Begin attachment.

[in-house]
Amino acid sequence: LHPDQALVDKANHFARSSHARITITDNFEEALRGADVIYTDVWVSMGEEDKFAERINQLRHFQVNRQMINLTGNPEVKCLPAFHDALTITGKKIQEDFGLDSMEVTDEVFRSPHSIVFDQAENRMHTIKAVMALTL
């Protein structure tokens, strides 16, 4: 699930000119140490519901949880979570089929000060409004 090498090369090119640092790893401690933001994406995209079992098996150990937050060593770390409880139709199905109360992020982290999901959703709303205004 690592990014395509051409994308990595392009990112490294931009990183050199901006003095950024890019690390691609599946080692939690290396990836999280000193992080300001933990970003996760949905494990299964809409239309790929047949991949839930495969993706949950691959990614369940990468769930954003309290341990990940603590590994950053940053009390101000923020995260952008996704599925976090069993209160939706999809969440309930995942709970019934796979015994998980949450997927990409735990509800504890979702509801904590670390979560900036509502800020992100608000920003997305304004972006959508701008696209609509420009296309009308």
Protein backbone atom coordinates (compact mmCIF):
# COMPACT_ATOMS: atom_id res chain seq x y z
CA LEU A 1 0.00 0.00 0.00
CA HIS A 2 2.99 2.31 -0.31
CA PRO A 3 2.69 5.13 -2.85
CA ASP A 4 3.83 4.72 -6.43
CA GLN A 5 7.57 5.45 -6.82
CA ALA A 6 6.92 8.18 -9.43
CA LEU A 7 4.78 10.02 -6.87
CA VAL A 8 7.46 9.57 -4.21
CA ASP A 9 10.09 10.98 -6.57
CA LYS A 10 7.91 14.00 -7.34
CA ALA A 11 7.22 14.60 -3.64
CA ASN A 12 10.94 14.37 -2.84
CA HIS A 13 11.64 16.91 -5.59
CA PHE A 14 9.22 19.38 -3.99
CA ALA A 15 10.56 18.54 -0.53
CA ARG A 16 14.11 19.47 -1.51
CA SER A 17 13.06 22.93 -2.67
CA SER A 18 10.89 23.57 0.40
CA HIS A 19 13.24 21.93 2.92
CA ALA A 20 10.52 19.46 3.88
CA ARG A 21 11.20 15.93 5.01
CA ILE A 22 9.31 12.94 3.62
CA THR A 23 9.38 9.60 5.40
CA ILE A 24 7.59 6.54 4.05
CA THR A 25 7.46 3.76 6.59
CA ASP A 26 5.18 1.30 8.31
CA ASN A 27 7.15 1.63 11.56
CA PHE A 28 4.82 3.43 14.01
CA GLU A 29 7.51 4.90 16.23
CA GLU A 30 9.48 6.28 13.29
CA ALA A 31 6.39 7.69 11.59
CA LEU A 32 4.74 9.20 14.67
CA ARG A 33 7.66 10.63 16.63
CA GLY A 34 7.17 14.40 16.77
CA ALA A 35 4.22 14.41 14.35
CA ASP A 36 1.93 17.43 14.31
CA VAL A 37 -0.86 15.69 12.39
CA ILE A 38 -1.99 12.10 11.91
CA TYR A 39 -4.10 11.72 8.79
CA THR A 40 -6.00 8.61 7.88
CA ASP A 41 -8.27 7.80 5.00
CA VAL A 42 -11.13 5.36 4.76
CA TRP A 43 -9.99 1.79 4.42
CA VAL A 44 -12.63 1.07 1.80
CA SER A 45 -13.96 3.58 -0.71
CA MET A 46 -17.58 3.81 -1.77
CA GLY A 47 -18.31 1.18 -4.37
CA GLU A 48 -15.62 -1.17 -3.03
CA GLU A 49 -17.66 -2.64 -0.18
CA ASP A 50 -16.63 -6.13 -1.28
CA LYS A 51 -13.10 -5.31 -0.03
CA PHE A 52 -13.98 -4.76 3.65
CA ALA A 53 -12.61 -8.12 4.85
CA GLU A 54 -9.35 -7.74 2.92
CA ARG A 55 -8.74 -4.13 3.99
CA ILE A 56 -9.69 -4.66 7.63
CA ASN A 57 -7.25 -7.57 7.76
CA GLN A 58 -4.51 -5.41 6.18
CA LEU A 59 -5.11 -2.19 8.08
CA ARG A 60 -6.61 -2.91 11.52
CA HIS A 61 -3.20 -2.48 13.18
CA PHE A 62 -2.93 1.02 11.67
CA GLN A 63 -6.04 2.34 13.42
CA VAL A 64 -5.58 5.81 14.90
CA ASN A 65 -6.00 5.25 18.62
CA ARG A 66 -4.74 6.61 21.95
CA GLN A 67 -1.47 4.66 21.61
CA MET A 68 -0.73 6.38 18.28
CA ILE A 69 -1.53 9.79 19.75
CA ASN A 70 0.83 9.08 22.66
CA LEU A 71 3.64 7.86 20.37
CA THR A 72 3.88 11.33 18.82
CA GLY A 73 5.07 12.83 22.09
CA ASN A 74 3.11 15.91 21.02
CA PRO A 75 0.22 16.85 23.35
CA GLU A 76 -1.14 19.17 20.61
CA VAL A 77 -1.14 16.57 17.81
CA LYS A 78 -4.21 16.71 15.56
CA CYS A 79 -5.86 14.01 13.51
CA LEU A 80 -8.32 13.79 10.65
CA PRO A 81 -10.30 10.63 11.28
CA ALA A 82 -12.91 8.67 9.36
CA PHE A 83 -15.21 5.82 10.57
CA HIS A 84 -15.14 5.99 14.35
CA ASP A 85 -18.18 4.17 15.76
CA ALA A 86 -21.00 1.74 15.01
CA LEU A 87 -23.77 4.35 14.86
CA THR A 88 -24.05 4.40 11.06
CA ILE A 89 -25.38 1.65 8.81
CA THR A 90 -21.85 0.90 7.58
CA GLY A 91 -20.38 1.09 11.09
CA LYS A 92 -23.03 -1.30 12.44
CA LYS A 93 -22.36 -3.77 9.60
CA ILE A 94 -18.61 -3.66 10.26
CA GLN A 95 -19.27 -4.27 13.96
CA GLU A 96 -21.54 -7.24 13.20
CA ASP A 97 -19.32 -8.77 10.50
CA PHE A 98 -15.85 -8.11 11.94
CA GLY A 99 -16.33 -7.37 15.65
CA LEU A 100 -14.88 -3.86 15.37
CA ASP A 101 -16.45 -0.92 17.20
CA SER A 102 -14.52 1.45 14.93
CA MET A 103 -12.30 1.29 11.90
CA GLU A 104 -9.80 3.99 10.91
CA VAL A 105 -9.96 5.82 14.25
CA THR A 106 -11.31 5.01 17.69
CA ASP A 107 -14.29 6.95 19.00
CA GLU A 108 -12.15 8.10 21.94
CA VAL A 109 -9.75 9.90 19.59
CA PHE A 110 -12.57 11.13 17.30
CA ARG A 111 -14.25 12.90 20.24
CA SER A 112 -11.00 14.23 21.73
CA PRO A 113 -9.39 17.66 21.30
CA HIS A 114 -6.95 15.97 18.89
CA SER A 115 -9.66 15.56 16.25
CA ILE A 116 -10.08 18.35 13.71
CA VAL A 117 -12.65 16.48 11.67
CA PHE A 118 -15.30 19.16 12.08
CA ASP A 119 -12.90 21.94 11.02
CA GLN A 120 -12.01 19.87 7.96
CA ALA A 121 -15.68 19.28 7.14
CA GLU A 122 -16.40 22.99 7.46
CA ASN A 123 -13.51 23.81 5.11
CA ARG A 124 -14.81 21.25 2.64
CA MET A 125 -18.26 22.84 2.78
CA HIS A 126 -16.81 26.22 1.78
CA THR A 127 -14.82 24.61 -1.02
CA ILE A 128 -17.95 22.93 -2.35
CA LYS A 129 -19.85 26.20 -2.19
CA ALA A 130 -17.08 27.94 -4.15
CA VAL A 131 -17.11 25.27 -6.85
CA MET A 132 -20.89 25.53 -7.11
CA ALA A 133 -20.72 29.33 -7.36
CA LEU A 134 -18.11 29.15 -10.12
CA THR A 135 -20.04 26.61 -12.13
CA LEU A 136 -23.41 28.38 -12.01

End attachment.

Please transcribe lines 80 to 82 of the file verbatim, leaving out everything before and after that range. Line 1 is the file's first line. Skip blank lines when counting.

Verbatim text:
CA PRO A 75 0.22 16.85 23.35
CA GLU A 76 -1.14 19.17 20.61
CA VAL A 77 -1.14 16.57 17.81